Sources: New York Times February 16, 2009

Categories
Meditation

Learn Healthy Breathing

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The Right Breath:You already know how to breathe, right? You do it every moment, every day, without even thinking about. Chances are, though, your breathing technique is not as healthy as you might think.

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Most of us breathe too shallowly, too quickly. Our lungs and heart would greatly prefer longer, slower, deeper breaths. This is true for general health, and it is also true for managing stress. Deep breathing helps dissipate the fight-or-flight reaction so many of us experience when we’re stressed. It sends a signal to your brain to slow down, which results in hormonal and physiological changes that slow heart rate and lower blood pressure.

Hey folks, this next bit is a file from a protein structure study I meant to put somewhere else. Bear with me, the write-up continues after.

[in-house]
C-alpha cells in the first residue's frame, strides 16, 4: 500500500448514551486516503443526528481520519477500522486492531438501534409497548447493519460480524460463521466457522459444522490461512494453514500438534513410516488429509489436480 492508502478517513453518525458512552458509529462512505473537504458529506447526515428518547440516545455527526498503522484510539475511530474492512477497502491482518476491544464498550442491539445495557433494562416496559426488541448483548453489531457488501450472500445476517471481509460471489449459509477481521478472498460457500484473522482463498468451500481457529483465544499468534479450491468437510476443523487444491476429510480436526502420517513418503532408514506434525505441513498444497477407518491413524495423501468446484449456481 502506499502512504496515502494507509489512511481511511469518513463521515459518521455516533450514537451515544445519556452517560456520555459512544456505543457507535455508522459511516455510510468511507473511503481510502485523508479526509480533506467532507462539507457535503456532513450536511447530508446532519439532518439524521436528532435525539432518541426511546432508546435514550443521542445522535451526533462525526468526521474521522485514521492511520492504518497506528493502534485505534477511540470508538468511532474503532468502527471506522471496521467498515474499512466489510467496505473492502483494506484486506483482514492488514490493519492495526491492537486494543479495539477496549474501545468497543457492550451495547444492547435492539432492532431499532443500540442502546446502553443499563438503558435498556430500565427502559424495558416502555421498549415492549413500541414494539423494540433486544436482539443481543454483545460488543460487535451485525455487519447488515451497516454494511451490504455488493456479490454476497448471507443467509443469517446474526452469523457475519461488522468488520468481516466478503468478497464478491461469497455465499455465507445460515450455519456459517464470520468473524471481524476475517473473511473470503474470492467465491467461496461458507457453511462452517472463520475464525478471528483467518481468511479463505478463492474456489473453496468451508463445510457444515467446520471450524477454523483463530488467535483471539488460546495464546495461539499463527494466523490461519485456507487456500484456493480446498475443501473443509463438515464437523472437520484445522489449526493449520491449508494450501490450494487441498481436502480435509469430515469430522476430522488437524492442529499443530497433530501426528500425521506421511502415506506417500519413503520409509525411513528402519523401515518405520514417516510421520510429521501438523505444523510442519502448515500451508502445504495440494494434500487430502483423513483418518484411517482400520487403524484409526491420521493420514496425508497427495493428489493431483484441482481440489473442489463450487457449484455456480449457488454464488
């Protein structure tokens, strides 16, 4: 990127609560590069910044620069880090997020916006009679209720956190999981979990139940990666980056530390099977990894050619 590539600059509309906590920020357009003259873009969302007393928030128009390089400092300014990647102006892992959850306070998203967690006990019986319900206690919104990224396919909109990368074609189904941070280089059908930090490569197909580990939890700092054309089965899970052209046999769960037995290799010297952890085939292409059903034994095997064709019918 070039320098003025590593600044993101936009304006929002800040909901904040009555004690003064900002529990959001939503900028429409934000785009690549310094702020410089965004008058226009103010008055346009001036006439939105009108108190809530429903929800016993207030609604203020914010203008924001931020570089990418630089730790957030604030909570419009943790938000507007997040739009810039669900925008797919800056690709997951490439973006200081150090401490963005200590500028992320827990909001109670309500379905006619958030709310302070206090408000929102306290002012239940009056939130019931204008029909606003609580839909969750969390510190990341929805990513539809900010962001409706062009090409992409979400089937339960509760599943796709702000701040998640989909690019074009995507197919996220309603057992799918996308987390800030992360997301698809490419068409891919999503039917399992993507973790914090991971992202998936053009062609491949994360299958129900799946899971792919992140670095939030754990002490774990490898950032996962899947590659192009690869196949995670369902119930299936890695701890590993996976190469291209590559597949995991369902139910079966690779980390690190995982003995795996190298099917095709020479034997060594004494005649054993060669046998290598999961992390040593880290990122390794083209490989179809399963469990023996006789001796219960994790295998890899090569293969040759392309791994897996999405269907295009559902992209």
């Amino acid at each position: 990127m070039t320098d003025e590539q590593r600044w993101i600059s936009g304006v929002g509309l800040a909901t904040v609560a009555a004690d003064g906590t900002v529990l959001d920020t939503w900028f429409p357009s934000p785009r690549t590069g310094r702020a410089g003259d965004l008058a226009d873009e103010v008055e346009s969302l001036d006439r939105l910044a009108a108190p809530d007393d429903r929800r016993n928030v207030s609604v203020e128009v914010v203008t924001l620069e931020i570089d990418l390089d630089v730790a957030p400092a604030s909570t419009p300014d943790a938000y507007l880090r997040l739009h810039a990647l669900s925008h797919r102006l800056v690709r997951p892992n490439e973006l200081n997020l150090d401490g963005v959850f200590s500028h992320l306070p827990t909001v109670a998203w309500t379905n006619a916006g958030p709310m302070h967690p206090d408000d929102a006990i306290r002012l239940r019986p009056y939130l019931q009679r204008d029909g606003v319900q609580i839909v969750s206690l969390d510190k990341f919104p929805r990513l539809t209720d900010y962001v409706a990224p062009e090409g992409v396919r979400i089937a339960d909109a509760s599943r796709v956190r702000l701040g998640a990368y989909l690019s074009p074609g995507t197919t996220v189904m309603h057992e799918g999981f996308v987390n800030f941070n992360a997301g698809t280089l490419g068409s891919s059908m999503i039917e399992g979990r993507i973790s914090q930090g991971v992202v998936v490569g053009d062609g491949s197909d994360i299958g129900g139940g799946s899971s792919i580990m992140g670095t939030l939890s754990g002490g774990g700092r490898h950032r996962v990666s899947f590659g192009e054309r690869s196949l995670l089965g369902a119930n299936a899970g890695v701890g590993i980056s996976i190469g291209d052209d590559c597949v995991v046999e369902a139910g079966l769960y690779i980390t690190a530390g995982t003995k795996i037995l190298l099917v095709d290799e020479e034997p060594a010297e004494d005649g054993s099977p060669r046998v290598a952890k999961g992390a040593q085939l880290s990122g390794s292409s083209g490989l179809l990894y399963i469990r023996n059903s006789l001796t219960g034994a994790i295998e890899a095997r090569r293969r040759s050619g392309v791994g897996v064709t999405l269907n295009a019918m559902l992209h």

You might be surprised that there are lots of big books written on breathing method. That’s because proper breathing technique is crucial for everyone from athletes to people with asthma to yoga experts. But for us regular folk, there are only a few things you need to keep in mind:

  • In general, inhale slowly and deeply through the nose. A healthy inhale takes about five seconds.
  • In general, exhale slowly through the mouth. Empty your lungs completely. Good breathers focus more on thorough exhalation than on inhalation.